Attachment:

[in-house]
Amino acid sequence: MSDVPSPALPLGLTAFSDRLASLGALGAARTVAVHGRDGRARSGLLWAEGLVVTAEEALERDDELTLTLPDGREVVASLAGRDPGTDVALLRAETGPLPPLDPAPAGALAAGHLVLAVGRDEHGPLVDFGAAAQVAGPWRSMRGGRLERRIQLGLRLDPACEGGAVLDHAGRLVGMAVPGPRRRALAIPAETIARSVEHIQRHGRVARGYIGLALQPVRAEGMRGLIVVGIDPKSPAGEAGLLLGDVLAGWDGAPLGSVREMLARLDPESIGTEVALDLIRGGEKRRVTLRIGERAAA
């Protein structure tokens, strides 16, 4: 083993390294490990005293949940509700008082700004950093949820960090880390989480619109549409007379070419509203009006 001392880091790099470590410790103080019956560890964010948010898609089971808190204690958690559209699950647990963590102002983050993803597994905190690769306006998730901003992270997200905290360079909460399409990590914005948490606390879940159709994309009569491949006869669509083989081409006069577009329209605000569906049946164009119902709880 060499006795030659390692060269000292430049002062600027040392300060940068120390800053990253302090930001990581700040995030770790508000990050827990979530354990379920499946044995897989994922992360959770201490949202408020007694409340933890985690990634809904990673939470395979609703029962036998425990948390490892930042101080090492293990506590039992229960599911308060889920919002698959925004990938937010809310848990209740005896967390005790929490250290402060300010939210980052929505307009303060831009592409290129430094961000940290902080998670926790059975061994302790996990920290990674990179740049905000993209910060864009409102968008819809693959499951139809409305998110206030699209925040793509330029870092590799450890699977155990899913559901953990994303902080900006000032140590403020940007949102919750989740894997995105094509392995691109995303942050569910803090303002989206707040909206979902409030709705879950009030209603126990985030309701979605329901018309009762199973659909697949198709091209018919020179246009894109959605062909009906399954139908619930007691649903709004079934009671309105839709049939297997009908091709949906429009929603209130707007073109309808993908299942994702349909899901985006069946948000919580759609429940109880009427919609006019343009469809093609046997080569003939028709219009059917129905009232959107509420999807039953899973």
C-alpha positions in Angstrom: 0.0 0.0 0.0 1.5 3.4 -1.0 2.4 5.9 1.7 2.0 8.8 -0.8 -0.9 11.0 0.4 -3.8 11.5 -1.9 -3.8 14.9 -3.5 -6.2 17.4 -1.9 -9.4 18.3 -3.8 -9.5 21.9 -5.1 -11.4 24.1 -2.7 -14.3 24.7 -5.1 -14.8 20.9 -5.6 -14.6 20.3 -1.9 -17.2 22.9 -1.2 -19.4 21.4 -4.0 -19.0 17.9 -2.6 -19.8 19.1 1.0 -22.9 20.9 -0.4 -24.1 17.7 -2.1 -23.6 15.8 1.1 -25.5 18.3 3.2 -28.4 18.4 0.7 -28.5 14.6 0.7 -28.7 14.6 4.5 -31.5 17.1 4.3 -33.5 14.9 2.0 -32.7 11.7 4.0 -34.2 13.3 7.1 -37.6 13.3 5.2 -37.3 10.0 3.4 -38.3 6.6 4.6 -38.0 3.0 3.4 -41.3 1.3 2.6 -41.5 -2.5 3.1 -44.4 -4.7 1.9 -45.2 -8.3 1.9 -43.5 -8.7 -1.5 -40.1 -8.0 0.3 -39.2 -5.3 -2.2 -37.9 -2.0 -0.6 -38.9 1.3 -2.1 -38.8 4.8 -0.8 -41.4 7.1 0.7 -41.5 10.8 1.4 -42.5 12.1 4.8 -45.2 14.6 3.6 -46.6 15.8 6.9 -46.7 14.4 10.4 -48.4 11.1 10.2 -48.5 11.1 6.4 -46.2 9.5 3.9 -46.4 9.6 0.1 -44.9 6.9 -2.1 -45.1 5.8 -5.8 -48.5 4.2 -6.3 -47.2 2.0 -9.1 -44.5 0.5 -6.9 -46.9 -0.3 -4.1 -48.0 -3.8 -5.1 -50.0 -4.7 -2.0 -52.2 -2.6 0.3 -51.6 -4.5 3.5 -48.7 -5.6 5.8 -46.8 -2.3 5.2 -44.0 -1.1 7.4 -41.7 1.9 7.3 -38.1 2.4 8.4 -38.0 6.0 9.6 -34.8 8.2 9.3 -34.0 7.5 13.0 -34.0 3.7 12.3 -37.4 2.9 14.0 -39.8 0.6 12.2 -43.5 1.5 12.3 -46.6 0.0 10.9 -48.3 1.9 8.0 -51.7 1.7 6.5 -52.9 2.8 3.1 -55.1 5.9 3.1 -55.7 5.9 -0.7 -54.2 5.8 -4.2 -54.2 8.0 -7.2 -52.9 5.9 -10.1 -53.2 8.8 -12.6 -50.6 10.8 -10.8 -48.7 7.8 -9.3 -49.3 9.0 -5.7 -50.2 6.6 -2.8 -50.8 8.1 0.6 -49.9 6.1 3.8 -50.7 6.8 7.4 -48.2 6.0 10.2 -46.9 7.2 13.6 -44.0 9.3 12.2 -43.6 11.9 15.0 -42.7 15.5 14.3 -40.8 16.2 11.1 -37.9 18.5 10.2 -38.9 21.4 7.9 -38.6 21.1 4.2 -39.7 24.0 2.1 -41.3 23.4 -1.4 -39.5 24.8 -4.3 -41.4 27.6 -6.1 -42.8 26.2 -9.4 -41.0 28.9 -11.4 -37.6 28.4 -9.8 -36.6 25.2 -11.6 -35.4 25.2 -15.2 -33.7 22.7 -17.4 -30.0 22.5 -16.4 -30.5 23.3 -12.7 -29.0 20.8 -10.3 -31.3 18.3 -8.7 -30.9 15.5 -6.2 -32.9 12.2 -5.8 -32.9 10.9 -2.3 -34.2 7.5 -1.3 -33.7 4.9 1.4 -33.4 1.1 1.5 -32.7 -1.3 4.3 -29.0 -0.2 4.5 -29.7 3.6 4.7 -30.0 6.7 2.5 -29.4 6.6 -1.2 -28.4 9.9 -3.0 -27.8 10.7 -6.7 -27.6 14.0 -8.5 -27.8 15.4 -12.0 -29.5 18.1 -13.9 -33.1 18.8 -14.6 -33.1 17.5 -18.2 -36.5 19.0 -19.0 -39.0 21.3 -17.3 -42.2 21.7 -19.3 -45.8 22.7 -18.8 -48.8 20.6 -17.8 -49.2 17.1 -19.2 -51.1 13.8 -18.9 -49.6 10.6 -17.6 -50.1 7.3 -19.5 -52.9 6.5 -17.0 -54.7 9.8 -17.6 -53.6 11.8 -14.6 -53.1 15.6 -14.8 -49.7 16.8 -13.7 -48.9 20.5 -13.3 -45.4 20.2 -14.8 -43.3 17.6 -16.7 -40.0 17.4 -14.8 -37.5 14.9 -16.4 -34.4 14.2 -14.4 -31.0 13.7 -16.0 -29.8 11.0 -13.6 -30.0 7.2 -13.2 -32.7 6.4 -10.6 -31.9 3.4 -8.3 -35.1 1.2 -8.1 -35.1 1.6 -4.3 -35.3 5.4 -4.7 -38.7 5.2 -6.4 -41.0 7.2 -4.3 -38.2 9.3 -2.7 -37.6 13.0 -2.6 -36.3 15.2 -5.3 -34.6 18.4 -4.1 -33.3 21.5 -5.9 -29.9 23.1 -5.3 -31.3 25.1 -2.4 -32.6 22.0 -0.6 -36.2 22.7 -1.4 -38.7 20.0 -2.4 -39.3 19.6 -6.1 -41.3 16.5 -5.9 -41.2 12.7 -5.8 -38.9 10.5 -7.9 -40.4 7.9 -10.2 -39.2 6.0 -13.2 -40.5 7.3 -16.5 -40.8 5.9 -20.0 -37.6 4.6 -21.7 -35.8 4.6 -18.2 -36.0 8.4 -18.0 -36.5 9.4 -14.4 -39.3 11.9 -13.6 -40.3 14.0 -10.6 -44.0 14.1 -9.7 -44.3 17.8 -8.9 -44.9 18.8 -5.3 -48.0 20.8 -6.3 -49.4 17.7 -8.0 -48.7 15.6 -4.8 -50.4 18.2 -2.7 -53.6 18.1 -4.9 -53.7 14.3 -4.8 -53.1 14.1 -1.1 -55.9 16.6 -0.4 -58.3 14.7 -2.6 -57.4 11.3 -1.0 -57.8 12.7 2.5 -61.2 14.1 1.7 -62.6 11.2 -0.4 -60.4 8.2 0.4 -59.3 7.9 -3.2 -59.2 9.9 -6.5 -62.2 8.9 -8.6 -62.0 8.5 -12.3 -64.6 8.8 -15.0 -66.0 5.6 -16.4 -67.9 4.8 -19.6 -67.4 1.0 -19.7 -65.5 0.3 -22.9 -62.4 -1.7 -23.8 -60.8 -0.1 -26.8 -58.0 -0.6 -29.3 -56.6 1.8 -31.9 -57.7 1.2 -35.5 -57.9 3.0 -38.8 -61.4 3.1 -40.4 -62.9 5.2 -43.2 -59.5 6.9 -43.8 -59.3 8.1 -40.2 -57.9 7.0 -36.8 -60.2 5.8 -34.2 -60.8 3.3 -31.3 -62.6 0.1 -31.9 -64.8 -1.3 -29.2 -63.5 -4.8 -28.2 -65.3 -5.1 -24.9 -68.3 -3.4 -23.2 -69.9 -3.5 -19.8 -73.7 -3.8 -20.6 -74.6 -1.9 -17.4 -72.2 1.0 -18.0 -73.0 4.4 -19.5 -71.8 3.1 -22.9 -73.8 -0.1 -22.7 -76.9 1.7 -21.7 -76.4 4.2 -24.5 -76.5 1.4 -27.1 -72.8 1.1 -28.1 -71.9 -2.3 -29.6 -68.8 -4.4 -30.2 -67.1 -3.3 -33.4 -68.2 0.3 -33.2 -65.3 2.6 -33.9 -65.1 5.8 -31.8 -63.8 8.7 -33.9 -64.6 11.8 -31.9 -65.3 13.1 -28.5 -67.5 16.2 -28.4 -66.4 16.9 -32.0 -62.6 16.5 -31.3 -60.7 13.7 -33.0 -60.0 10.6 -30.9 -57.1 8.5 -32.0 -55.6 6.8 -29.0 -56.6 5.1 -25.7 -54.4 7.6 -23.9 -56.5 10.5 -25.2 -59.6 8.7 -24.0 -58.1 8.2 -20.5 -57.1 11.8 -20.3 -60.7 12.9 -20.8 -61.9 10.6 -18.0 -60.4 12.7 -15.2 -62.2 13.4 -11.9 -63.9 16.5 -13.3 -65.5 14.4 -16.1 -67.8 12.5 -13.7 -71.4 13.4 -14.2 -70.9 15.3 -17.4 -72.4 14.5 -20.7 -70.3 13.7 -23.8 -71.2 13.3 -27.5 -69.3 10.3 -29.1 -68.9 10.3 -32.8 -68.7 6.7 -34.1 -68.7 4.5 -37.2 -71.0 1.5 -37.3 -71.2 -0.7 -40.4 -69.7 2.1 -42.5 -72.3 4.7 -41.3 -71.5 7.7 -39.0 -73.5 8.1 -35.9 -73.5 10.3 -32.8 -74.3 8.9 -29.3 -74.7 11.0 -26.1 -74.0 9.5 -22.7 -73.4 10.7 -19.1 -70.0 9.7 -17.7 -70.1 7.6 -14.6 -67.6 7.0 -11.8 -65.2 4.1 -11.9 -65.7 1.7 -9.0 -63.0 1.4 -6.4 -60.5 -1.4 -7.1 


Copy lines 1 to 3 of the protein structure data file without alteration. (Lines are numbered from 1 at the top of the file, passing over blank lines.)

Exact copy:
[in-house]
Amino acid sequence: MSDVPSPALPLGLTAFSDRLASLGALGAARTVAVHGRDGRARSGLLWAEGLVVTAEEALERDDELTLTLPDGREVVASLAGRDPGTDVALLRAETGPLPPLDPAPAGALAAGHLVLAVGRDEHGPLVDFGAAAQVAGPWRSMRGGRLERRIQLGLRLDPACEGGAVLDHAGRLVGMAVPGPRRRALAIPAETIARSVEHIQRHGRVARGYIGLALQPVRAEGMRGLIVVGIDPKSPAGEAGLLLGDVLAGWDGAPLGSVREMLARLDPESIGTEVALDLIRGGEKRRVTLRIGERAAA
């Protein structure tokens, strides 16, 4: 083993390294490990005293949940509700008082700004950093949820960090880390989480619109549409007379070419509203009006 001392880091790099470590410790103080019956560890964010948010898609089971808190204690958690559209699950647990963590102002983050993803597994905190690769306006998730901003992270997200905290360079909460399409990590914005948490606390879940159709994309009569491949006869669509083989081409006069577009329209605000569906049946164009119902709880 060499006795030659390692060269000292430049002062600027040392300060940068120390800053990253302090930001990581700040995030770790508000990050827990979530354990379920499946044995897989994922992360959770201490949202408020007694409340933890985690990634809904990673939470395979609703029962036998425990948390490892930042101080090492293990506590039992229960599911308060889920919002698959925004990938937010809310848990209740005896967390005790929490250290402060300010939210980052929505307009303060831009592409290129430094961000940290902080998670926790059975061994302790996990920290990674990179740049905000993209910060864009409102968008819809693959499951139809409305998110206030699209925040793509330029870092590799450890699977155990899913559901953990994303902080900006000032140590403020940007949102919750989740894997995105094509392995691109995303942050569910803090303002989206707040909206979902409030709705879950009030209603126990985030309701979605329901018309009762199973659909697949198709091209018919020179246009894109959605062909009906399954139908619930007691649903709004079934009671309105839709049939297997009908091709949906429009929603209130707007073109309808993908299942994702349909899901985006069946948000919580759609429940109880009427919609006019343009469809093609046997080569003939028709219009059917129905009232959107509420999807039953899973």